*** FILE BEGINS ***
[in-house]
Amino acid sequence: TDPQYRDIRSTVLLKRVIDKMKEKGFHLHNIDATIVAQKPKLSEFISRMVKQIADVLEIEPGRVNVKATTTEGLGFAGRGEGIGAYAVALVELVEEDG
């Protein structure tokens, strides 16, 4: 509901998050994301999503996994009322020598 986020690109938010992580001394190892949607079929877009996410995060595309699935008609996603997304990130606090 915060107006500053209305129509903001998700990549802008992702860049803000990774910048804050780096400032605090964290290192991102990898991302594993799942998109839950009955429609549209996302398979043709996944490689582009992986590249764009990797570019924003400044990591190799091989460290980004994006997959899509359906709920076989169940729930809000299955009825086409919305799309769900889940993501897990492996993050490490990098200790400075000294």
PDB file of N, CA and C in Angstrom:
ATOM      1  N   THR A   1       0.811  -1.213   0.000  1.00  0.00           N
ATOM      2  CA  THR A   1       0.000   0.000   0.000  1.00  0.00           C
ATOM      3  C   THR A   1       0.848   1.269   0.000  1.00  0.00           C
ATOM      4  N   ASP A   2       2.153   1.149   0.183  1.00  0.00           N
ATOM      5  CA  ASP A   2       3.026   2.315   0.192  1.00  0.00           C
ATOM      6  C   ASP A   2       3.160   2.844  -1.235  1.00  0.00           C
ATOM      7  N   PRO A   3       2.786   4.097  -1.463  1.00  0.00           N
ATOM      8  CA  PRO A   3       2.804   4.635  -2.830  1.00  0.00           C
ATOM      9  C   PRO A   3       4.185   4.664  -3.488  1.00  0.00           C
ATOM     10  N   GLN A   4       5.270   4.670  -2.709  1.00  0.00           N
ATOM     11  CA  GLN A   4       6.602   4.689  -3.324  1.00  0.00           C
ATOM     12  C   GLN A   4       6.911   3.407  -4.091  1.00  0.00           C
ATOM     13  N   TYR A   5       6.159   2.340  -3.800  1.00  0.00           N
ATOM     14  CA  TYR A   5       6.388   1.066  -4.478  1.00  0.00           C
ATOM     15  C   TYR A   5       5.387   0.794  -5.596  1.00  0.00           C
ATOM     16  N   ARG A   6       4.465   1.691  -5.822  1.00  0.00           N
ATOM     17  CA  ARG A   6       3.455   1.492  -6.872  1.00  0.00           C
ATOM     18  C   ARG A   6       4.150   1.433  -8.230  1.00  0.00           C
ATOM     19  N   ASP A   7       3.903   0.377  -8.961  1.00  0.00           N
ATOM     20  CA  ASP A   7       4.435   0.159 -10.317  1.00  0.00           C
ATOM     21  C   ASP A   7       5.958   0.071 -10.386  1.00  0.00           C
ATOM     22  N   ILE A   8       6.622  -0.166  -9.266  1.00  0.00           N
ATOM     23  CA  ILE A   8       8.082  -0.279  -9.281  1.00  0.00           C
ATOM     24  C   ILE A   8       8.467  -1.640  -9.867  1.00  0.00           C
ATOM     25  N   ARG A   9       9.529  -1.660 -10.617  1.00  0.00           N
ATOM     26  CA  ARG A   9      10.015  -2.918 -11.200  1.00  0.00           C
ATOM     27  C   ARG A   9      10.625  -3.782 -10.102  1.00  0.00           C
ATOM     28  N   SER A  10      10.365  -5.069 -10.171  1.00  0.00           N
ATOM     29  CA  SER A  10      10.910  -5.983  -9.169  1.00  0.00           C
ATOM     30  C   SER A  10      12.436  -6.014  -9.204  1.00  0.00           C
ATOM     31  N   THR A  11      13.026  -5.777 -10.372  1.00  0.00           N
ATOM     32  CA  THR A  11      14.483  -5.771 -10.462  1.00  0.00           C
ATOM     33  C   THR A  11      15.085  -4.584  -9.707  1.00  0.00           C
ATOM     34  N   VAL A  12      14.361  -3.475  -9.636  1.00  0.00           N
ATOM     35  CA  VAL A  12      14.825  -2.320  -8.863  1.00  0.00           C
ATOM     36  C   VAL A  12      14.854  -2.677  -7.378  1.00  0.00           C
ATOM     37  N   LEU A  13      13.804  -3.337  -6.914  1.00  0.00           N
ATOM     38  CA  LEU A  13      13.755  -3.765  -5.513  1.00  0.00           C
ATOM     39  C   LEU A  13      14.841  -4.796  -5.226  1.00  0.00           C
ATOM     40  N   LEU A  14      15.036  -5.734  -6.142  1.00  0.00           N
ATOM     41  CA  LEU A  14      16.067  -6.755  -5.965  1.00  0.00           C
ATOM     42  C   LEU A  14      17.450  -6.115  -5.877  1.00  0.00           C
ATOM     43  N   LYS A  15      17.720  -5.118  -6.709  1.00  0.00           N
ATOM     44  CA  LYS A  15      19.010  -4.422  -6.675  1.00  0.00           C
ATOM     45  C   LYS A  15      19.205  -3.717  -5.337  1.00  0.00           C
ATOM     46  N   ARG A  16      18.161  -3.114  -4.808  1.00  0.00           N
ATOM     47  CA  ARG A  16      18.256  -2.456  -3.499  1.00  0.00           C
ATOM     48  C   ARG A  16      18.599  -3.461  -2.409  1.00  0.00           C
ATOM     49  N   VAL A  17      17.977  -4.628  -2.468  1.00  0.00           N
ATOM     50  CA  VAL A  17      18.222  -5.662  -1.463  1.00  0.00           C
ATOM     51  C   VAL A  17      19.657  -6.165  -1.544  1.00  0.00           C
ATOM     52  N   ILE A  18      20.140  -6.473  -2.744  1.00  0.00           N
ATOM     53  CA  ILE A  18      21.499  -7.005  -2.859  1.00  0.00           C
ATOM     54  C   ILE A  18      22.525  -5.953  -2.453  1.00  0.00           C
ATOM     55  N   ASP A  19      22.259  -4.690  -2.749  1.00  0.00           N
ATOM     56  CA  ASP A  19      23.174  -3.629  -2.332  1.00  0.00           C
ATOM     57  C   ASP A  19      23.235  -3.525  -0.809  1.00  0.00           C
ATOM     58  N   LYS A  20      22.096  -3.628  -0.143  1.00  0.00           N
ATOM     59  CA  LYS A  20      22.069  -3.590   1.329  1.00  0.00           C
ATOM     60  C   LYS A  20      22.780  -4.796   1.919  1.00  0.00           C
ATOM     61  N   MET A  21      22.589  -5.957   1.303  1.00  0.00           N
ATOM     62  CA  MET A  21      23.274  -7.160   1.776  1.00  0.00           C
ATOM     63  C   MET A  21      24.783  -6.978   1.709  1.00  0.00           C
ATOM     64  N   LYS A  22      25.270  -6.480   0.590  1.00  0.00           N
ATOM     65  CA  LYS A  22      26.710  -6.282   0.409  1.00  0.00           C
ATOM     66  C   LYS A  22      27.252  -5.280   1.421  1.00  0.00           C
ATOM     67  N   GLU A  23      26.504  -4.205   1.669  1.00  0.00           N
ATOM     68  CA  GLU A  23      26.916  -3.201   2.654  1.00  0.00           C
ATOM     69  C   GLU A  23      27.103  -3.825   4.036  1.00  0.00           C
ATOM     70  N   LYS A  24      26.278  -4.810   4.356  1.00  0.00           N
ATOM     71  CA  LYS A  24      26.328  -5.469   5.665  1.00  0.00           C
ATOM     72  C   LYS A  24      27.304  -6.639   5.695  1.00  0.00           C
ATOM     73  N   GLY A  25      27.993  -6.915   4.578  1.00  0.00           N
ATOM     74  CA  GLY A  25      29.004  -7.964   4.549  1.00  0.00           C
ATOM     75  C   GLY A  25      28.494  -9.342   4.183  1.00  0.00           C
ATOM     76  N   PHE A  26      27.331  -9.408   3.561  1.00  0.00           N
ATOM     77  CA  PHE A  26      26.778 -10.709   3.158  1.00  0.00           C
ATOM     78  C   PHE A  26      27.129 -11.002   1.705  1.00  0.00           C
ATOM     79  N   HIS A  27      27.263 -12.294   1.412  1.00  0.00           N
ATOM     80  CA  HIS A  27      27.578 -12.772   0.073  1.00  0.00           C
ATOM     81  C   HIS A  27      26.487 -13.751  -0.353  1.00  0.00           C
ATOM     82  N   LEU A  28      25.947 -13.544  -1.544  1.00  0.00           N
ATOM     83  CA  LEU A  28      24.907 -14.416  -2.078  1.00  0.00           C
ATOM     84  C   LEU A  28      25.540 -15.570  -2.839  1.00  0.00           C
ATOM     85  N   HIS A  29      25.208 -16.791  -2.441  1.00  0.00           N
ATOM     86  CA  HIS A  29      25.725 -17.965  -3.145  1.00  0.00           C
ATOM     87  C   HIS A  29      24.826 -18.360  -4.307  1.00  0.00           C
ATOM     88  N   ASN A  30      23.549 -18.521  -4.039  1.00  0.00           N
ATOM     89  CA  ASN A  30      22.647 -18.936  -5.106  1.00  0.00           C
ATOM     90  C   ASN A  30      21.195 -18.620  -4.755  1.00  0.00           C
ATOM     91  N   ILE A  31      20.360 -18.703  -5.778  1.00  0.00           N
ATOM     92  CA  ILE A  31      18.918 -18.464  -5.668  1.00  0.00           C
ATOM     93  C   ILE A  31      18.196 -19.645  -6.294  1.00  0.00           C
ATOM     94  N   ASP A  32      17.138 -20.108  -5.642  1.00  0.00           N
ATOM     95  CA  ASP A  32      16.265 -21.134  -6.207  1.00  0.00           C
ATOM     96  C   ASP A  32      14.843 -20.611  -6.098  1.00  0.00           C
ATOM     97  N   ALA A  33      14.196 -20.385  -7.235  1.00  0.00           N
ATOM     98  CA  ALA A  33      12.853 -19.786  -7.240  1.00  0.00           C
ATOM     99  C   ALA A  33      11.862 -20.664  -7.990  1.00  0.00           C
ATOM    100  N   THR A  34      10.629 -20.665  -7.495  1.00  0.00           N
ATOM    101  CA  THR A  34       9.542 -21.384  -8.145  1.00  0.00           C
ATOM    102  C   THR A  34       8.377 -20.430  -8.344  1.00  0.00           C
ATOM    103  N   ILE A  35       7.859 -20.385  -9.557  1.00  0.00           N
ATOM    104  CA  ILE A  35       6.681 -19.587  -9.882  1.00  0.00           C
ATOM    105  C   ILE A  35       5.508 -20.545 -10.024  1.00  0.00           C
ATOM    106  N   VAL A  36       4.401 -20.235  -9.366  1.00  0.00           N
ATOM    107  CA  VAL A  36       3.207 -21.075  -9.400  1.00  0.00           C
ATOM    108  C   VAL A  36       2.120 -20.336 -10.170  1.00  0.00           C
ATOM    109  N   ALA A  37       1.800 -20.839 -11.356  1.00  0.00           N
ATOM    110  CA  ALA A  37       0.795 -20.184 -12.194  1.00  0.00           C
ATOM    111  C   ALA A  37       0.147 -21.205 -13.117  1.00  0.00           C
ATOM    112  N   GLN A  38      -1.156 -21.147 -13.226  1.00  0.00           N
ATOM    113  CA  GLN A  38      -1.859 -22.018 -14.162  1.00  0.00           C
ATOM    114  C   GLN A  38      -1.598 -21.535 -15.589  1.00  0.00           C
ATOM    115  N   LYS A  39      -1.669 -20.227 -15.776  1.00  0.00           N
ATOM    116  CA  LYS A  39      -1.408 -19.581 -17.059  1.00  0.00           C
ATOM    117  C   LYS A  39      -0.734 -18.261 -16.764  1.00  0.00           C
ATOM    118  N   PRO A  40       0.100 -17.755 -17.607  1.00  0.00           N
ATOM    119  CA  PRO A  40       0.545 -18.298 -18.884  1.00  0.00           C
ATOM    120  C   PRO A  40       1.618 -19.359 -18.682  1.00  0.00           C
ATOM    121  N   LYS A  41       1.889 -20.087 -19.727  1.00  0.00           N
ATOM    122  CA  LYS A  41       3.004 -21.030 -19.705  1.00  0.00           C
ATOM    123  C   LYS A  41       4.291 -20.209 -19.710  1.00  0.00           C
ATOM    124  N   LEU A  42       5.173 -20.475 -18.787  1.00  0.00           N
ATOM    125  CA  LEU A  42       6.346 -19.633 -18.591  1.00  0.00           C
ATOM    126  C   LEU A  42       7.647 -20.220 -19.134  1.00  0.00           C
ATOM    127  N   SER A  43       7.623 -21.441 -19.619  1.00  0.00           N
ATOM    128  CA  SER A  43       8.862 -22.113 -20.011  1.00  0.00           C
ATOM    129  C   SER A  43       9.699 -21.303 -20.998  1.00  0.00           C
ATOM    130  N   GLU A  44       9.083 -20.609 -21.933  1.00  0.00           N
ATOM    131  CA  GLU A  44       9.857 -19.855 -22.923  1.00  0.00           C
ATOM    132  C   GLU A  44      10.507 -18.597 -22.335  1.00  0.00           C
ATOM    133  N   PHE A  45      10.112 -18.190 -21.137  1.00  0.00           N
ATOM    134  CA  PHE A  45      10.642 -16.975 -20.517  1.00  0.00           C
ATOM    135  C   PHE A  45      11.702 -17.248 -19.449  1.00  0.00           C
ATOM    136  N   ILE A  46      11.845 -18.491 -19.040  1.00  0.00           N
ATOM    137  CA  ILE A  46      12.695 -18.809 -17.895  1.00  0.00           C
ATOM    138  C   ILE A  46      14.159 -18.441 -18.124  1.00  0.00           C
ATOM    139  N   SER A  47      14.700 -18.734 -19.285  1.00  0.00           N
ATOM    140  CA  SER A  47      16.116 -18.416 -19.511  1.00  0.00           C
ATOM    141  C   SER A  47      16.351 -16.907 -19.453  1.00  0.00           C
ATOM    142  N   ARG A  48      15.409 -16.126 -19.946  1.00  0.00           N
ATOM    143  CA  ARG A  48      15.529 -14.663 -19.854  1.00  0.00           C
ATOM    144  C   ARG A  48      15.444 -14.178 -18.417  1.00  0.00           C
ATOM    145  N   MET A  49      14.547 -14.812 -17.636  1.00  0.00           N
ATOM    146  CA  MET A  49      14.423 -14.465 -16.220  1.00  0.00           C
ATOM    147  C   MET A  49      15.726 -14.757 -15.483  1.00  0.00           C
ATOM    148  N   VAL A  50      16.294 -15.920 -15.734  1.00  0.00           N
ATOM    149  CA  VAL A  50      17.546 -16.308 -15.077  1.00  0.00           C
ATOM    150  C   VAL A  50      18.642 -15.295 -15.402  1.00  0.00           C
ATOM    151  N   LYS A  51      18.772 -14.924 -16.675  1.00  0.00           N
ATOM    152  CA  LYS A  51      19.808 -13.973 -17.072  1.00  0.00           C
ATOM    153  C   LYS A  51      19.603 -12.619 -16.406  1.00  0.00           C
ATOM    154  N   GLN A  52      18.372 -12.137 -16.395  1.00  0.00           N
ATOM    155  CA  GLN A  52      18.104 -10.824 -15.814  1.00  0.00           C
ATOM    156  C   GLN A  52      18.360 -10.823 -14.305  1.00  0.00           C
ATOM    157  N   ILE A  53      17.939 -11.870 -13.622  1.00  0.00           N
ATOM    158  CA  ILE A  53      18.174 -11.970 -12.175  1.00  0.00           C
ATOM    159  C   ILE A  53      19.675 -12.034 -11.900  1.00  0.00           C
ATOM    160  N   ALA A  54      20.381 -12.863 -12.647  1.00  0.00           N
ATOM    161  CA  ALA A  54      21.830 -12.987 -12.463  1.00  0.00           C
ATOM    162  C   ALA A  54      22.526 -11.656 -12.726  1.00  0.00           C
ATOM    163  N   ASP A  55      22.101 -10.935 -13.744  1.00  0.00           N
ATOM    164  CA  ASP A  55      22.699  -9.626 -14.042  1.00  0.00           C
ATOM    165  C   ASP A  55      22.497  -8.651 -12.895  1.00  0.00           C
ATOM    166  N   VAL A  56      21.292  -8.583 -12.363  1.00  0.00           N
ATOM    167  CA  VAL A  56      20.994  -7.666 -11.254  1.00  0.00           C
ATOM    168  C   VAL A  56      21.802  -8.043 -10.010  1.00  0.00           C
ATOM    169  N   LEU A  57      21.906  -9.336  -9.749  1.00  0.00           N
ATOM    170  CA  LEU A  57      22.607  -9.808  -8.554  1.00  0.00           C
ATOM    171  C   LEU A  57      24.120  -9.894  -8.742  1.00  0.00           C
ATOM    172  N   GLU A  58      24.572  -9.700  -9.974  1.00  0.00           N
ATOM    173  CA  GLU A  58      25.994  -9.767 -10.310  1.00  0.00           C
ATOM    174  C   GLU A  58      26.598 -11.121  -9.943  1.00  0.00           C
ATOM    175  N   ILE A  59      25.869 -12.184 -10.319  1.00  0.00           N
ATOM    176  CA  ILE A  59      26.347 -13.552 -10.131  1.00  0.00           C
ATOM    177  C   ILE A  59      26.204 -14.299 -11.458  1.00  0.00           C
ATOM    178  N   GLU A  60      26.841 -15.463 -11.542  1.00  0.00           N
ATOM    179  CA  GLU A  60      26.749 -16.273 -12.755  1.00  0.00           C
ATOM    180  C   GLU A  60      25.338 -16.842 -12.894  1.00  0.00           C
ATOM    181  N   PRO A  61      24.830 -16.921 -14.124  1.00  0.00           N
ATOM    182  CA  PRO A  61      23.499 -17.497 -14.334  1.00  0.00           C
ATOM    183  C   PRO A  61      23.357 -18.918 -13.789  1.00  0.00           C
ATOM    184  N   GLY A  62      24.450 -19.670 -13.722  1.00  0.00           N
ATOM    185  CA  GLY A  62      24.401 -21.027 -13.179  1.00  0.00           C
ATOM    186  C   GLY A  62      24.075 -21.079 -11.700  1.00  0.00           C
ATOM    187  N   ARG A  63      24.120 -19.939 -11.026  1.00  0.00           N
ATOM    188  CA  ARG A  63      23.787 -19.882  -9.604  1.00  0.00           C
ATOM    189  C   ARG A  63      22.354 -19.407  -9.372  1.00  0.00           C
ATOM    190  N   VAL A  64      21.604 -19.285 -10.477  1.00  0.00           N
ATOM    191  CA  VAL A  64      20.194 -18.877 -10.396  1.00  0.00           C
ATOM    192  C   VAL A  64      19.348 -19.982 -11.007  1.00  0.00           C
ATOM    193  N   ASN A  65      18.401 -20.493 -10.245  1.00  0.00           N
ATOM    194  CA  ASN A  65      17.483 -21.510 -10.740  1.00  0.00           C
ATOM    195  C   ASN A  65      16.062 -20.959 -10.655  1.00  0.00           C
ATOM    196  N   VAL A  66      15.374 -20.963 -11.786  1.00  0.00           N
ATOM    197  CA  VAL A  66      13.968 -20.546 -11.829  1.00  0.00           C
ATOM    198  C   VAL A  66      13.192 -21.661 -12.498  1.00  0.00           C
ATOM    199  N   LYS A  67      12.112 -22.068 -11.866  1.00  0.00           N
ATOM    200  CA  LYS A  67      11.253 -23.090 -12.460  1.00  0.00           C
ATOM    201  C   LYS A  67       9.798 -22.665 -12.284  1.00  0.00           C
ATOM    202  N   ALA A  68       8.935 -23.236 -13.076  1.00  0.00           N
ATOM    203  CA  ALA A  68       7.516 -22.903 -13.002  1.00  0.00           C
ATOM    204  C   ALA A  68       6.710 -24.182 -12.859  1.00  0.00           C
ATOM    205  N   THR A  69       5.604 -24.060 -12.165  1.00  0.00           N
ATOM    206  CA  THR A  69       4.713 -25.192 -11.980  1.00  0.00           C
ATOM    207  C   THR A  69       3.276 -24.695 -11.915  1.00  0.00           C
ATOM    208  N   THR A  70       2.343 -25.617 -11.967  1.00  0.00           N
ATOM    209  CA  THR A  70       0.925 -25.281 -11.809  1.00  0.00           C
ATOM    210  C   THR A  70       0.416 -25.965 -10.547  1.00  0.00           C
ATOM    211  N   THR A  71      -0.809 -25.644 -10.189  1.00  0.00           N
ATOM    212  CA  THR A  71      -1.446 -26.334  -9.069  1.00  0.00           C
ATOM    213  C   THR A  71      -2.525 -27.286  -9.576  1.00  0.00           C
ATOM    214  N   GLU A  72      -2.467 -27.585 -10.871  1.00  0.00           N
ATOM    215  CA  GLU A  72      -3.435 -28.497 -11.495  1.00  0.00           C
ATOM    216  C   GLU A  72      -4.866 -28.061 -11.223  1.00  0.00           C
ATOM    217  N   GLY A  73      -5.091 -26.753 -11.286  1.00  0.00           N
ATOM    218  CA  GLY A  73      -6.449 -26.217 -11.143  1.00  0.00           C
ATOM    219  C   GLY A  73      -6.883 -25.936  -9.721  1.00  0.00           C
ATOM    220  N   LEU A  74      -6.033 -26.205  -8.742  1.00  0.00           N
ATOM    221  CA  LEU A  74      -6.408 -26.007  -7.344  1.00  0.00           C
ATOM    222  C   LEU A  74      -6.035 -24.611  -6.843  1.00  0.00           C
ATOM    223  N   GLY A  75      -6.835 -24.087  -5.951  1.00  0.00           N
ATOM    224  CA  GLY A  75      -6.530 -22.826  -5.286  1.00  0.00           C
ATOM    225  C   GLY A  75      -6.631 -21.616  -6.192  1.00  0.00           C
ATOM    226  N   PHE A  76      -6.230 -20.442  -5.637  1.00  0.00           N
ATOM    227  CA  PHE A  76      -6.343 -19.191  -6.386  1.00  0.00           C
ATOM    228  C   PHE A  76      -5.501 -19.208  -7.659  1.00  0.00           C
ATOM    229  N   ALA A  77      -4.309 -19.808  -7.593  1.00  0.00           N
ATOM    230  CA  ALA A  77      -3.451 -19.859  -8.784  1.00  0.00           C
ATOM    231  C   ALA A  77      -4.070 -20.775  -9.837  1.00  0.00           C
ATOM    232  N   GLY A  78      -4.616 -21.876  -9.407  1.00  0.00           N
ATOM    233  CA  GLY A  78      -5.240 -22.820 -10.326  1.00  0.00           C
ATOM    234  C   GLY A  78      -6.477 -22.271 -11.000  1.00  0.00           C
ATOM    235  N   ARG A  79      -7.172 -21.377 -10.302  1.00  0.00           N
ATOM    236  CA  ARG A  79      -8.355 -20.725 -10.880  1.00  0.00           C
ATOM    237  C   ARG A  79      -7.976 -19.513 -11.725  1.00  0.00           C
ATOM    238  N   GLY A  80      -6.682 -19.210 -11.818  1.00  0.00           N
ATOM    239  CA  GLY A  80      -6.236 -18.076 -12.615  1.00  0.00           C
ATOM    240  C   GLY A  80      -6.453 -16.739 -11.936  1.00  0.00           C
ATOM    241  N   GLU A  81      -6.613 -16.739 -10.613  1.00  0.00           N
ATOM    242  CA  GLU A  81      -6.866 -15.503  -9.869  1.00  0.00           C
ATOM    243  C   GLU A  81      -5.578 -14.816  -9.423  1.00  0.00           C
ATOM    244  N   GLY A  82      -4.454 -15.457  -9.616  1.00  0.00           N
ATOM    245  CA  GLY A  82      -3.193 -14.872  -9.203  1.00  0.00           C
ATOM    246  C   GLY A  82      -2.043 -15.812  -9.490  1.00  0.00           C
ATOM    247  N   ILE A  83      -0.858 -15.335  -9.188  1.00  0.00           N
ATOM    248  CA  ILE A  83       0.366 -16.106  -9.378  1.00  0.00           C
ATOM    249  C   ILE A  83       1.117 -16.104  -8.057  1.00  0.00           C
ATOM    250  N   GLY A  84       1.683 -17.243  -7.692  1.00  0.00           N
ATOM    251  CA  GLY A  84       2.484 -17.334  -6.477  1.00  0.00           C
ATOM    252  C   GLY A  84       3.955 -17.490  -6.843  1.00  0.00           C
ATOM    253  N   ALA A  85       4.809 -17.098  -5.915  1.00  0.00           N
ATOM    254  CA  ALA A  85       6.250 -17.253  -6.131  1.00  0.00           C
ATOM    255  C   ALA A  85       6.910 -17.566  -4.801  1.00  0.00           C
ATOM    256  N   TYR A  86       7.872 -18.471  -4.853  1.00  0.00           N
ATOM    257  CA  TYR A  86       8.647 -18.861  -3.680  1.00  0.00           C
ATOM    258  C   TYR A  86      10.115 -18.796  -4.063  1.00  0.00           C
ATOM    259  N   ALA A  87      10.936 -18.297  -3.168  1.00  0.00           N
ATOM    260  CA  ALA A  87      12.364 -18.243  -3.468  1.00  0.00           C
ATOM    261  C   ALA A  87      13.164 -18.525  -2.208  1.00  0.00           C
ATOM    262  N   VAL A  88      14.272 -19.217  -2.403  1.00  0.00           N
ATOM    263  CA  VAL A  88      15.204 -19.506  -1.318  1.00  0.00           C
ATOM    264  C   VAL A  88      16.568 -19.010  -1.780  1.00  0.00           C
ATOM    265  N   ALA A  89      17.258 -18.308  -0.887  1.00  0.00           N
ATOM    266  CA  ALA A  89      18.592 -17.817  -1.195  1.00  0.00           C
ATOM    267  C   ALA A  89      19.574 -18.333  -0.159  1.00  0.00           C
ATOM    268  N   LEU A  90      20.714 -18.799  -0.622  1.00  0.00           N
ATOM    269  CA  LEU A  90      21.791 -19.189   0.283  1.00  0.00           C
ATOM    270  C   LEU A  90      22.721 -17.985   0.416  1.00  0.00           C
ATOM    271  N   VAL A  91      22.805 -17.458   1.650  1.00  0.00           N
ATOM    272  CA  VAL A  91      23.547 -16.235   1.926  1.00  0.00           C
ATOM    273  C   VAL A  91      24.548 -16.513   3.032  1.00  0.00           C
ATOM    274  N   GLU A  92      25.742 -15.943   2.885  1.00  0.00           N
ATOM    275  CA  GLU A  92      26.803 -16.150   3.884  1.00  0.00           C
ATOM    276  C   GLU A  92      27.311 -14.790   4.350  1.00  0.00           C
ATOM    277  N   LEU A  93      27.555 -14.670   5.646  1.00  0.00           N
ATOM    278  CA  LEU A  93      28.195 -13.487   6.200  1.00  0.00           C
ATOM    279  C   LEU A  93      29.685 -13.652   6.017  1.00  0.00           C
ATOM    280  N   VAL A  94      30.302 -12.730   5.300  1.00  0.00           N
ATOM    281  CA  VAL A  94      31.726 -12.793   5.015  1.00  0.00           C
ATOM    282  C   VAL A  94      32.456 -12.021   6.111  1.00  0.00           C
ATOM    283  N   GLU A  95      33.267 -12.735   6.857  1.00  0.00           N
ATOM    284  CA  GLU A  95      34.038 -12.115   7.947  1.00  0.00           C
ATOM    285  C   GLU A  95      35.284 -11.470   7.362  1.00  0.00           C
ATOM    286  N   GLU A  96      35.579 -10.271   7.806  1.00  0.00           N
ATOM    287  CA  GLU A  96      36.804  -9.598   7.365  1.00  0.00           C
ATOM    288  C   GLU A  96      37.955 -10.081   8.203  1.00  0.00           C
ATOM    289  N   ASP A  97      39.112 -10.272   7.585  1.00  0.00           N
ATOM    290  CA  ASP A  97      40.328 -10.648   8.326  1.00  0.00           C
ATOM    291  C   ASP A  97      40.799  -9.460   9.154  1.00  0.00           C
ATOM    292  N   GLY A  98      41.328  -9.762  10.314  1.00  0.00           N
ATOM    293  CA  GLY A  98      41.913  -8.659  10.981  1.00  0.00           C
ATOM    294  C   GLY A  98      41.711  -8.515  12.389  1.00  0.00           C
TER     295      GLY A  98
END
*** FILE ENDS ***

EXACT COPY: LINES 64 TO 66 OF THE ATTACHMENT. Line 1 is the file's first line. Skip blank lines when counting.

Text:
ATOM     60  C   LYS A  20      22.780  -4.796   1.919  1.00  0.00           C
ATOM     61  N   MET A  21      22.589  -5.957   1.303  1.00  0.00           N
ATOM     62  CA  MET A  21      23.274  -7.160   1.776  1.00  0.00           C